Ohio Attorney General Mike DeWine and Pike County Sheriff Charles Reader sent out a plea Monday for any information on four family members including Edward “Jake” Wagner, a former long-time boyfriend of Hanna Rhoden, one of the eight victims of the April 22, 2016 Pike County mass slaying.
Investigators are “interested in receiving information regarding any interactions, conversations, dealings, or transactions that the public may have had with these individuals, which could be personal, business, or otherwise. Specifically, information could include, but is not limited to, information regarding vehicles, firearms, and ammunition,” a statement said.
In May, a multi-agency team searched locations in nearby Adams County, including a 71-acre property once co-owned by Jake Wagner and George Wagner IV.
Jake Wagner, 24, and Hanna Rhoden shared custody of a young daughter at the time of the killing.
Law enforcement is looking for information on Jake Wagner and other members of the Wagner family, all believed now in Alaska: George "Billy" Wagner, III, 46, Angela Wagner, 46, and George Wagner IV, 25.
They were not identified as suspects in the murders of eight members of the Rhoden and Gilley families who were shot to death execution style.
The dead include: Hannah Gilley, 20, Clarence “Frankie” Rhoden, 20, Dana Rhoden, 37, Hanna Rhoden, 19, Christopher Rhoden Jr., 16, Christopher Rhoden Sr., 40, Gary Rhoden, 38, and Kenneth Rhoden, 44.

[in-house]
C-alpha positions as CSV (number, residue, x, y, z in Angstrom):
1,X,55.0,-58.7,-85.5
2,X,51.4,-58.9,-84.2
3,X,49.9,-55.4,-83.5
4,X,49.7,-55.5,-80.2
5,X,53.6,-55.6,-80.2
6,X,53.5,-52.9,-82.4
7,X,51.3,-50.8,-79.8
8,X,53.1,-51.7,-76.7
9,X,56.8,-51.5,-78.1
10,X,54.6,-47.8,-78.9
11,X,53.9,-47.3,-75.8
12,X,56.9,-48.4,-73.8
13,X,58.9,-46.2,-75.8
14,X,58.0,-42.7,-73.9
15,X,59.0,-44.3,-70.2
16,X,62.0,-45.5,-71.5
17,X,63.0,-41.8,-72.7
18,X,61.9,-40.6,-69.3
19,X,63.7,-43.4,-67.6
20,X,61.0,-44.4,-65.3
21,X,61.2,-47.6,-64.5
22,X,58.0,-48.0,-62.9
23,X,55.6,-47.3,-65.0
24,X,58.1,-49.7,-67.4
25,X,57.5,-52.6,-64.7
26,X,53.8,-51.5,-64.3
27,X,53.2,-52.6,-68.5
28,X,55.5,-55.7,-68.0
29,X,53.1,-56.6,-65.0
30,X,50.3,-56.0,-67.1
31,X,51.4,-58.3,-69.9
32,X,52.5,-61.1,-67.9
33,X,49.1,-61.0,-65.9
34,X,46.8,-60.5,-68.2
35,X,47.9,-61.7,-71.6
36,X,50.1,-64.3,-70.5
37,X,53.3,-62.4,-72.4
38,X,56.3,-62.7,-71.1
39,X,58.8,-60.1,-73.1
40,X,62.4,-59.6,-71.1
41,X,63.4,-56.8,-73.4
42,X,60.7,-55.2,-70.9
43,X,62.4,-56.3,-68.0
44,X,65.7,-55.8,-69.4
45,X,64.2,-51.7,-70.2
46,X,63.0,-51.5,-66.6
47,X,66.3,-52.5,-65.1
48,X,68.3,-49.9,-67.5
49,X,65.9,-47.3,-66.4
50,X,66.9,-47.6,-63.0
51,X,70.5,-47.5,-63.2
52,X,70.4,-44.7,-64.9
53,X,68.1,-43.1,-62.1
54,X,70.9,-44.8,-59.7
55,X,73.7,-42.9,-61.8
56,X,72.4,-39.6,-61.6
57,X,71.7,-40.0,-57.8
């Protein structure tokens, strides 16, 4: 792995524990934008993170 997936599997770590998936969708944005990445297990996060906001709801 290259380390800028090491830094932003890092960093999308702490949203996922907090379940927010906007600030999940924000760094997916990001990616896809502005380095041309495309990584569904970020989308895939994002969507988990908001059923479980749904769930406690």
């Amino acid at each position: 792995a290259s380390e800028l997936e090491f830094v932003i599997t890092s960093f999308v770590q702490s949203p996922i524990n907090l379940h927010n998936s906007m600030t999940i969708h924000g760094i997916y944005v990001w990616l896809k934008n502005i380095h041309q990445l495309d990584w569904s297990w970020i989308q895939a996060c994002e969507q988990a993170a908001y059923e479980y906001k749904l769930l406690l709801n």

Here are the most recent 3 news developments surrounding the unsolved case:
Wagner family members reported in Alaska: Members of the family attended church Sunday in southern Alaska, a pastor and family friend told the Dayton Daily News.
Kelly Cinereski, pastor at Resurrection Bay Baptist Church in Seward, Alaska, told the Daily News the Wagner family attended his son’s church in Kenai. The pastor has not seen them personally, but said the family brought trailers.
Cinereski said he believes the Wagners are moving to the area.
Case of victim’s brother to grand jury: In May, authorities charged James Manley, the brother of victim Dana Rhoden, with vandalism and evidence tampering for allegedly destroying a GPS tracking device state investigators placed on his truck. A judge dismissed the charges, sending the case to a grand jury.
Manley, like all others questioned in the case to date, has not been implicated in the deaths which remain unsolved.
In the days just before a warrant was issued for Manley, authorities searched the farm and other properties including one where a trailer belonging to the Wagner family was searched and seized, reported WCPO.
Case remains priority: As the case’s one-year anniversary approached in April, Reader and DeWine faced the media and said the case was a top a priority but couldn’t say whether the 10-12 investigators working in Pike County any given week were any closer to solving the execution-style murders.
A video plea was also made by Rhoden family members including Geneva Rhoden, who asked for help in finding the killers of her sons Christopher Sr. and Kenneth, her grandchildren and grandson’s fiancee.